Preferential attachment: be first

Preferential attachment is a key process governing the dynamics of many economic, social and biological process. It is the “The rich get richer” mechanism by which a quantity is distributed among individuals according to how much they already have. It also happens in social networks and the ones that have more social connectivity (the “hubs”) receive more new connections than the poorly connected. In a famous paper, Laszlo Barabási and Reka Albert encoded this mechanics in the so called Barabasi-Albert model to generate random scale free-networks. ...

#R #Temporal Networks #igraph #Twitter #Social Networks

Temporal network of information diffusion in Twitter

Millions of tweets, retweets and mentions are exchanged in Twitter everyday about very different subjects, events, opinions, etc. While aggregating this data over a time window might help to understand some properties of those processes in online social networks, the speed of information diffusion around particular time-bound events requires a temporal analysis of them. To show that (and with the help of the Text & Opinion Mining Group at IIC) we collected all tweets (750k) of the vibrant conversation around the disputed subject of the general strike of March 29th in Spain. ...

Algorithms and Management

Yesterday I gave a talk in the 6th IIC Technology Conference about how Social Contagion can be leveraged for marketing purposes. The motto of the conference was about the need of using Algorithms in nowadays business process. With the availability of more and more complex data the use of algorithms that can detect and reduce complexity is of paramount importance. Big data is not only about volume (TeraBytes of data), it is about huge complex data and reducing that complexity can only be achieved by modeling, simulating and analyzing the patterns we observe in the data. ...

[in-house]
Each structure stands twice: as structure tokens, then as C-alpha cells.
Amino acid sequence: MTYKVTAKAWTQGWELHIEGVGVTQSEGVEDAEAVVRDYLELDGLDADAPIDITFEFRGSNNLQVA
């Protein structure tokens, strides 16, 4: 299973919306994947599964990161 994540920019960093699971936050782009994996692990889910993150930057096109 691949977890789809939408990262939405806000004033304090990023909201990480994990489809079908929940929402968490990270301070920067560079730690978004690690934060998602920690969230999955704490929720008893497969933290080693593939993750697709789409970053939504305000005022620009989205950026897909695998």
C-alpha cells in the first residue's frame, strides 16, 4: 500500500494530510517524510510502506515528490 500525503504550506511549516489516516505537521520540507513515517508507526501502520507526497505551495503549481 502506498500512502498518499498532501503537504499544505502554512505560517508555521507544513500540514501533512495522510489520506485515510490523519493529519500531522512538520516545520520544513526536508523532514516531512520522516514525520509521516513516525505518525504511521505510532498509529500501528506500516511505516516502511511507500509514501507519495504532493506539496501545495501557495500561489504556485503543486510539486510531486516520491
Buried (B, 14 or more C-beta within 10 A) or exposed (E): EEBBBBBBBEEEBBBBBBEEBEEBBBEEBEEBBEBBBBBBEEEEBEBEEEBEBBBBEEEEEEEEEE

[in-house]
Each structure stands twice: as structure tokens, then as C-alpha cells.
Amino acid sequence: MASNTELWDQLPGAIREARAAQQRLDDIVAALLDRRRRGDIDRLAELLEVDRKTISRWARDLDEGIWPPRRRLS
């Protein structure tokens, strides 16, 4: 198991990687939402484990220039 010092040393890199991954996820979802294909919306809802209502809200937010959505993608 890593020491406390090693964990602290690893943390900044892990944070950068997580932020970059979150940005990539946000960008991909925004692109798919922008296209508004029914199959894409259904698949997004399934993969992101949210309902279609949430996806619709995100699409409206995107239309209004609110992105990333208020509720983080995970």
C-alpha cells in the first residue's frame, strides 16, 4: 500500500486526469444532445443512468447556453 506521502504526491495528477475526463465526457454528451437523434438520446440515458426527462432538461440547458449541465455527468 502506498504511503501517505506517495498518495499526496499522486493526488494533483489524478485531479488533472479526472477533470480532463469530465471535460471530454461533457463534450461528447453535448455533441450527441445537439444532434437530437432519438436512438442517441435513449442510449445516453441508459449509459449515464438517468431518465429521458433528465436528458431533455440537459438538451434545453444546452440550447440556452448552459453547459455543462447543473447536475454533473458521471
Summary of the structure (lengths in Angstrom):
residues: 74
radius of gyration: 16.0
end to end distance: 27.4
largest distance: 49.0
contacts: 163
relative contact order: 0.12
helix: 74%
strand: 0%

#Social Networks #Recommendation algorithms #Stochastic Blocks

Predicting Human Preferences Using the Block Structure of Complex Social Networks

Authors: Roger Guimerà, Alejandro Llorente, Esteban Moro y Marta Sales-Pardo Journal: PLoS ONE 7, e44620 (2012) LINK Abstract: With ever-increasing available data, predicting individuals’ preferences and helping them locate the most relevant information has become a pressing need. Understanding and predicting preferences is also important from a fundamental point of view, as part of what has been called a “new” computational social science. Here, we propose a novel approach based on stochastic block models, which have been developed by sociologists as plausible models of complex networks of social interactions. ...

It was a delicious assignment, infinitely complicated

I have just read an amazing book “Shibumi” by Trevanian (a.k.a. Rodney William Whitaker) probably the best spy novel I have read so far. In the book, a big data computer (called Fat Boy) is operated by a “data scientist” (although is not called that way). I enjoyed very much the following paragraph, an analogy of the emptiness of big data without insight and also a musing about how difficult is to find relationships from activity data (the kind of research we do! ...

Which chart to use

In most of my talks I present quantitative evidence of patterns, data exploration or results. But which is the right way to show that evidence? Worry no more: the Extreme Presentation Method helps you to decide with this chart chooser (click here to download the pdf) My impression is that this chart chooser is good for small data. For big data some of the charts render useless. For example, read the insightfull post Don’t use Scatterplots by Chris Stucchio on why is not a good idea to use scatterplots to show relationship between bivariate data when you have large amounts of data. ...